Number of Kids Seeking a Sex Change Rises by 50 Percent in a Year

children
Figures show that last year, 208 children were referred to specialist clinics, up from 139 in the previous year. [Photo for illustrative purposes only.] (bies/rgbstock.com)

The number of children wanting a sex change in 2012 saw an increase of 50 percent compared to the previous year, according to The Times newspaper in Britain.

This comes as the Royal College of Psychiatrists has urged services to work better so children can have the operation quickly when they turn 18.

It came in guidelines for treating adults who are seeking a sex change.

Figures reported in The Times show that last year, 208 children were referred to specialist clinics, up from 139 in the previous year.

But research shows that a high number of people who undergo sex change surgery go on to commit suicide.

Professor Chris Hyde, a medical professor from the University of Exeter, says that though his findings were from a decade ago, it is “likely” the same issues remain today.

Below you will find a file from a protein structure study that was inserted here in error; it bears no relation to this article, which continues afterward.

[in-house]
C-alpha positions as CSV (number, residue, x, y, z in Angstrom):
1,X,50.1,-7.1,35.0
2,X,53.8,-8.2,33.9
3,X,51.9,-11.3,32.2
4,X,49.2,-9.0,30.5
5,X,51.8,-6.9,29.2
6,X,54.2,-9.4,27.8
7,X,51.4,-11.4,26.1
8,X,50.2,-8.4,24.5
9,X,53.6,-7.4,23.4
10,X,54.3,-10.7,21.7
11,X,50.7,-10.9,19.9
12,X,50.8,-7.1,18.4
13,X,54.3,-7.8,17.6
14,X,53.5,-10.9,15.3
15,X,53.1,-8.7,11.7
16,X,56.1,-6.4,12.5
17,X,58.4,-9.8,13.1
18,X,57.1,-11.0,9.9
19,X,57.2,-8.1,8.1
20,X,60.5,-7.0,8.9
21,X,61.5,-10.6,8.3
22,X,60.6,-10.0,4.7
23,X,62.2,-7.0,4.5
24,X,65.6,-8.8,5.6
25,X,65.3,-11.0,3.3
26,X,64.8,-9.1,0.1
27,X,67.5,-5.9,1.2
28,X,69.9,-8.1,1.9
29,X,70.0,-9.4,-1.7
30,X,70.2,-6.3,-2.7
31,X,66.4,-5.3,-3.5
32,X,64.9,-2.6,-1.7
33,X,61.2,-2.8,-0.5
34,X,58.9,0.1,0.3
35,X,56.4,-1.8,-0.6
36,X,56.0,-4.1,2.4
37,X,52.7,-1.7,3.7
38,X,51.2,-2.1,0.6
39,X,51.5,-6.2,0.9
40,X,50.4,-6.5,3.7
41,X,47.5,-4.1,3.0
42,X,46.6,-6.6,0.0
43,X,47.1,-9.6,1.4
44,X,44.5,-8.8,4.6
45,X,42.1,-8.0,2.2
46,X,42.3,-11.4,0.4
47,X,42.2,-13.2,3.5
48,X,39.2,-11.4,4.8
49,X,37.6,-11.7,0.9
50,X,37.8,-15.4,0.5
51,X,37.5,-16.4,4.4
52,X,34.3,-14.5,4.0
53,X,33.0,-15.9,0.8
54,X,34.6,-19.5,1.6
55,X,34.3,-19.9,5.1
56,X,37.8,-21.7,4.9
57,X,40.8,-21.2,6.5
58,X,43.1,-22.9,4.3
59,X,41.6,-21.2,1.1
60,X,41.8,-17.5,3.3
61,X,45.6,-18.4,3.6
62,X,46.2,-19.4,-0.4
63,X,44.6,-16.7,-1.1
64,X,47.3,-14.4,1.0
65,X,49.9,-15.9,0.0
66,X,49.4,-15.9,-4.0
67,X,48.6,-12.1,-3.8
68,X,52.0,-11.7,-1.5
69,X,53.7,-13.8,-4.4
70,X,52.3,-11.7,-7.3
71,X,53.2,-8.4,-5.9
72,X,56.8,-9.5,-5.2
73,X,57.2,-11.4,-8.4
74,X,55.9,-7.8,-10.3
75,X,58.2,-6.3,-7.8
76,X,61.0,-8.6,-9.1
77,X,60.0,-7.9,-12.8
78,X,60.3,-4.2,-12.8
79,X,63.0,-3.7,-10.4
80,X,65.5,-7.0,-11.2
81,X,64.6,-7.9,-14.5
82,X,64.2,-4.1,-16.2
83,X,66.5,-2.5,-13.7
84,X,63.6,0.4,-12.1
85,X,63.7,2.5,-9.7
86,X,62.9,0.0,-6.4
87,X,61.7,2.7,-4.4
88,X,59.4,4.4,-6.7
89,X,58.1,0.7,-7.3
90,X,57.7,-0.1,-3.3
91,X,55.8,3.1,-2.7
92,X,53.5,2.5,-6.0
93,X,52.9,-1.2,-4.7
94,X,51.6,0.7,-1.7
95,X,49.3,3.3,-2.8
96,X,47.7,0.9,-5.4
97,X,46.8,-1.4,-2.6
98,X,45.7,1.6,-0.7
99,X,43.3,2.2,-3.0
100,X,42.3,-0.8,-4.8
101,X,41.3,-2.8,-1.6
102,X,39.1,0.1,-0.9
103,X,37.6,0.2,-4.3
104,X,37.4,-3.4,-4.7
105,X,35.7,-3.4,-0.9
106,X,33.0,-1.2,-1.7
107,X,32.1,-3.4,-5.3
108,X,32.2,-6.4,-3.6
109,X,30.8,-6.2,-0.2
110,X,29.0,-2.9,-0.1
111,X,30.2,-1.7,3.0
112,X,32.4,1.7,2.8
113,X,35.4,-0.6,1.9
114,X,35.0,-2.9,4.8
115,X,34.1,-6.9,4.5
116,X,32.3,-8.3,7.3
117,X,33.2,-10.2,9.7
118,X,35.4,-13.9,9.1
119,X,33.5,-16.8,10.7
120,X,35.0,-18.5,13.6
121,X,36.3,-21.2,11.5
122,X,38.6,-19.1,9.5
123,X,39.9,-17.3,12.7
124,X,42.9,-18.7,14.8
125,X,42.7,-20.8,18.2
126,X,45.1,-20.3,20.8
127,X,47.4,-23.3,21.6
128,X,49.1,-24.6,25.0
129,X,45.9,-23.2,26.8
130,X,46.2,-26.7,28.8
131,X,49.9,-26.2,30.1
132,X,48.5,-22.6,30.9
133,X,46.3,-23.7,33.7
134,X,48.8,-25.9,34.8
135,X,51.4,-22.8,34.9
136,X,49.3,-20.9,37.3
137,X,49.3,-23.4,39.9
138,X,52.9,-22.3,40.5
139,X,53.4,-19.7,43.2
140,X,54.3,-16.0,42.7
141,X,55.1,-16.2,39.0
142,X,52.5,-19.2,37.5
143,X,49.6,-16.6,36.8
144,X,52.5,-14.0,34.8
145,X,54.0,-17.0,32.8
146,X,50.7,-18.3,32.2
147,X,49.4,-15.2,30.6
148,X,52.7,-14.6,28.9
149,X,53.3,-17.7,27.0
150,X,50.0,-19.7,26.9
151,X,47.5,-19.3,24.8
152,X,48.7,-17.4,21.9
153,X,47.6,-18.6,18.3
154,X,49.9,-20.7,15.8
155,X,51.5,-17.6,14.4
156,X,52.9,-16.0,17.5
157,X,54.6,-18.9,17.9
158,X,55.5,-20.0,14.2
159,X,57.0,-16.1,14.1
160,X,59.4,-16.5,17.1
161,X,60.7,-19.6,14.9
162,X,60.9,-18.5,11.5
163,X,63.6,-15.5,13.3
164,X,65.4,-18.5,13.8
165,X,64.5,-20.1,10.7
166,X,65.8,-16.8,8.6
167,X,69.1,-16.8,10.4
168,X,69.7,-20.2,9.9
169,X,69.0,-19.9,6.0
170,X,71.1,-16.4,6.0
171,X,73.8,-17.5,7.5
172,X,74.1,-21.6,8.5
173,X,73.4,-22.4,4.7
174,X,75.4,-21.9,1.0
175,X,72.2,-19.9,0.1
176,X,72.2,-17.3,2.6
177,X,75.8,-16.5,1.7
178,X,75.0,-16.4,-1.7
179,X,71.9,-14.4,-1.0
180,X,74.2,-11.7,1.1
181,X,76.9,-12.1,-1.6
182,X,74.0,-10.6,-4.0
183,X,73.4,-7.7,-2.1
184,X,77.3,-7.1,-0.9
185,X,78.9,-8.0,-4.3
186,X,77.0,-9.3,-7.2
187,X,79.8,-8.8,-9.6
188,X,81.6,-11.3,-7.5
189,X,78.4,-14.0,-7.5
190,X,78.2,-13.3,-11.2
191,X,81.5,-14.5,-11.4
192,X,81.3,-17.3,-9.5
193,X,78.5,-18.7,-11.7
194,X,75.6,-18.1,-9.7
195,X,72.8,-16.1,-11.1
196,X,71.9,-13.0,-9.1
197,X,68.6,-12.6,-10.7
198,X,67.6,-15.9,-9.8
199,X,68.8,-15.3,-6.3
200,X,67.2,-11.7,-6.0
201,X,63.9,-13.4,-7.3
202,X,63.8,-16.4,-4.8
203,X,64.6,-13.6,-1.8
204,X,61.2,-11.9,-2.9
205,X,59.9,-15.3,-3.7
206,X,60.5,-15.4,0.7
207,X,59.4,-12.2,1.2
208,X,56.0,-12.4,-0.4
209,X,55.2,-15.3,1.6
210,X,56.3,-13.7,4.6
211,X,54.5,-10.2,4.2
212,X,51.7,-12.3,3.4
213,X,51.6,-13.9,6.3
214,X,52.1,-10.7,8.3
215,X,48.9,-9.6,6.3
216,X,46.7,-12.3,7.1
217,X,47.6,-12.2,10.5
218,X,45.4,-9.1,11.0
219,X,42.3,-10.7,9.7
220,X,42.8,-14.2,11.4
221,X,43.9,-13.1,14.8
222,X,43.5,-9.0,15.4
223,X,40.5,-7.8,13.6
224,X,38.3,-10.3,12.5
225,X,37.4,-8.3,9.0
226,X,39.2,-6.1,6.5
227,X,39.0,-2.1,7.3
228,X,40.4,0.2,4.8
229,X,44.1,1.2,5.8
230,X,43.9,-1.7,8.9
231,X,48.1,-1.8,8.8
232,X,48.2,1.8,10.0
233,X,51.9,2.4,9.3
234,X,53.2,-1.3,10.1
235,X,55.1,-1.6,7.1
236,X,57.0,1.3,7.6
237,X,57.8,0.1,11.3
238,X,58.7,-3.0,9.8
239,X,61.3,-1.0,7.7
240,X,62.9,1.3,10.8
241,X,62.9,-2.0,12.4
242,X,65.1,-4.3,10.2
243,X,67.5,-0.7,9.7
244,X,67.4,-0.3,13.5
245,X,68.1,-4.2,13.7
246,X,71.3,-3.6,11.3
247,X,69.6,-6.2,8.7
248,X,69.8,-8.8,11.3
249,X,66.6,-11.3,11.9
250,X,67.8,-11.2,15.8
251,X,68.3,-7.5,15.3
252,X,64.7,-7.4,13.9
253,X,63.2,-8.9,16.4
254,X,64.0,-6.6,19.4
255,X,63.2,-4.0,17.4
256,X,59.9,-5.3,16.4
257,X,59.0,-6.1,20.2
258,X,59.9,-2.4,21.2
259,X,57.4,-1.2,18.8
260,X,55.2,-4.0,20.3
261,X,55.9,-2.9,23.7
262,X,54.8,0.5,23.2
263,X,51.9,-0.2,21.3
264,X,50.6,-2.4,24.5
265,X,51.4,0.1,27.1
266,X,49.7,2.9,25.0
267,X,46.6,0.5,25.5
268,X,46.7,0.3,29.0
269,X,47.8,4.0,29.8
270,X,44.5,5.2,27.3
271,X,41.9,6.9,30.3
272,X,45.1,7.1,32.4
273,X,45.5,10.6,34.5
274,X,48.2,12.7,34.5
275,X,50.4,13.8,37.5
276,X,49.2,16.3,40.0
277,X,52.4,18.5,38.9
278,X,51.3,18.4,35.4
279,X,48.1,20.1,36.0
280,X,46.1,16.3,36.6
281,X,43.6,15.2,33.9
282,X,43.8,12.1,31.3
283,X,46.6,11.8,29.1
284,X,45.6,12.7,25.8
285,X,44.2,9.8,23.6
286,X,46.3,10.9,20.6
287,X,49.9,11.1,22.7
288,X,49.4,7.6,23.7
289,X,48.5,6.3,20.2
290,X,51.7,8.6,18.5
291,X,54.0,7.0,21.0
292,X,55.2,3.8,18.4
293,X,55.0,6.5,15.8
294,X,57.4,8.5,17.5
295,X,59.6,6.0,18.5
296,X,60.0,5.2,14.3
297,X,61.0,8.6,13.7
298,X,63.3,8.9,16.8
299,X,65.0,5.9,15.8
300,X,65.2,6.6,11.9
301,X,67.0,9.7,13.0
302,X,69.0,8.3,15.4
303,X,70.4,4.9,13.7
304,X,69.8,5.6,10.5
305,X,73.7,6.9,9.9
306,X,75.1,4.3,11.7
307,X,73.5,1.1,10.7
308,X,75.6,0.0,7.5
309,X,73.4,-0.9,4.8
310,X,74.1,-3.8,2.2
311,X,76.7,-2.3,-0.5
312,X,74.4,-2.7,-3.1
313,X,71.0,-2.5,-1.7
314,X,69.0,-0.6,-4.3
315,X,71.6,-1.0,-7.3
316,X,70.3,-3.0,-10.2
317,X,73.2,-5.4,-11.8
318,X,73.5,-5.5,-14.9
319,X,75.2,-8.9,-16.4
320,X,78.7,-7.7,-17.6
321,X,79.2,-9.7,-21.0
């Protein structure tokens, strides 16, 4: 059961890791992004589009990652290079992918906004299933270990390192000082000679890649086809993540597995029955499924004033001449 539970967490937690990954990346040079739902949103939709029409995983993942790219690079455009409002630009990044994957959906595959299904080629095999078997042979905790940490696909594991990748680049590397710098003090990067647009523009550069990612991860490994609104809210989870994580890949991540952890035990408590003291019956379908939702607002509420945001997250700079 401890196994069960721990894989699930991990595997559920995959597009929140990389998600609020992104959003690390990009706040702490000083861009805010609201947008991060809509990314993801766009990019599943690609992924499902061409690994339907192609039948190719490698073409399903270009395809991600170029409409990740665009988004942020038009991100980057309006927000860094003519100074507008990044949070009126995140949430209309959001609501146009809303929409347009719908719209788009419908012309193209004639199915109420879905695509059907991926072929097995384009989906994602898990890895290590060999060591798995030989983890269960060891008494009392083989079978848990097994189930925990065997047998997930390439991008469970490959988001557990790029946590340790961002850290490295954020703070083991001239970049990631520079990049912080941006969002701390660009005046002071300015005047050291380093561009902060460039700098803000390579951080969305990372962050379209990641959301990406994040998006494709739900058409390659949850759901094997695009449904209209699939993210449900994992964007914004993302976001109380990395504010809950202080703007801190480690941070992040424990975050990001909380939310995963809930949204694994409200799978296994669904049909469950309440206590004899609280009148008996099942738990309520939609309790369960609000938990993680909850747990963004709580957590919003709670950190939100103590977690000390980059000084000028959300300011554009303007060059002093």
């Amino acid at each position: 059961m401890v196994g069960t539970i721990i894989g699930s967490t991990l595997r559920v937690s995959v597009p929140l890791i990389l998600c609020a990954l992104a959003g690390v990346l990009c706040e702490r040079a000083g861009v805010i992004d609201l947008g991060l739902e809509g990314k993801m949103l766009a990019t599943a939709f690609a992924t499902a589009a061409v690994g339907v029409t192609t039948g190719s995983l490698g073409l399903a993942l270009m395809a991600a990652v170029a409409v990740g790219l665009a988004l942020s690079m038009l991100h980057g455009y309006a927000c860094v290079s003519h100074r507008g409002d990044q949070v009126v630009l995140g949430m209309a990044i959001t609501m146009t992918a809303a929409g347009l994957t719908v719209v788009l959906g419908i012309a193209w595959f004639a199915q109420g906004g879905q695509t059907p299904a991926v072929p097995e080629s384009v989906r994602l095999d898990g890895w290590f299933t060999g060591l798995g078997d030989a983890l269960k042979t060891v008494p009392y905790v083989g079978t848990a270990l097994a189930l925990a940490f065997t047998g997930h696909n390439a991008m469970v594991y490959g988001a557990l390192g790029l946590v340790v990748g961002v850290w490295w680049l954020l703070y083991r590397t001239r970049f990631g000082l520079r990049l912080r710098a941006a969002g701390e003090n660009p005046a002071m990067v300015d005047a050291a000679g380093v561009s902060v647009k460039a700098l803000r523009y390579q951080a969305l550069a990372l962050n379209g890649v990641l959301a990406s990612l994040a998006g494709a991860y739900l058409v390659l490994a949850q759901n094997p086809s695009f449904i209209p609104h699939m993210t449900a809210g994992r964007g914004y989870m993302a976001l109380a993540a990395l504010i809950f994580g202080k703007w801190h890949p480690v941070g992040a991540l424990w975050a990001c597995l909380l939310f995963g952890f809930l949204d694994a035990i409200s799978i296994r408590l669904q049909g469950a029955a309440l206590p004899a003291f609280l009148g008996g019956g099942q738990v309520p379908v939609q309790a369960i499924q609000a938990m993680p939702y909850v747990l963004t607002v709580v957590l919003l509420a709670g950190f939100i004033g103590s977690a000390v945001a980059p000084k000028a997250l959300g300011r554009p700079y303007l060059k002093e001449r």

“While no doubt great care is taken to ensure that appropriate patients undergo gender reassignment," he says, "there’s still a large number of people who have the surgery but remain traumatized—often to the point of committing suicide.”

Some suggest the transsexual suicide rate is as high as 31 percent.

And it was reported last year that Britain’s youngest sex-swap patient decided to revert back to living as a man, having taken hormone injections to make him look like a woman.

The 18-year-old was scheduled to go through with a sex change at the beginning of this year.

Professor Kevan Wylie, who led the development of the new guidelines, says there has been a “seismic shift in attitudes” toward sex change therapy.

“Among adolescents, there are an increasing number of referrals because the Internet and social media mean people are aware of and understand their symptoms and are then looking for help,” he says.

Wylie also says most clinics are increasingly seeing young people and that the issue is “more prevalent than people perceive it to be.”

Wylie says there is “quite a lot of evidence that people do well if they transition early because they can get on with their life."

Earlier this month, press in Belgium reported on a woman who ended her life after her sex change did not meet expectations.

Nancy Verhelst, known as Nathan, was euthanized under the grounds of “unbearable psychological suffering.”

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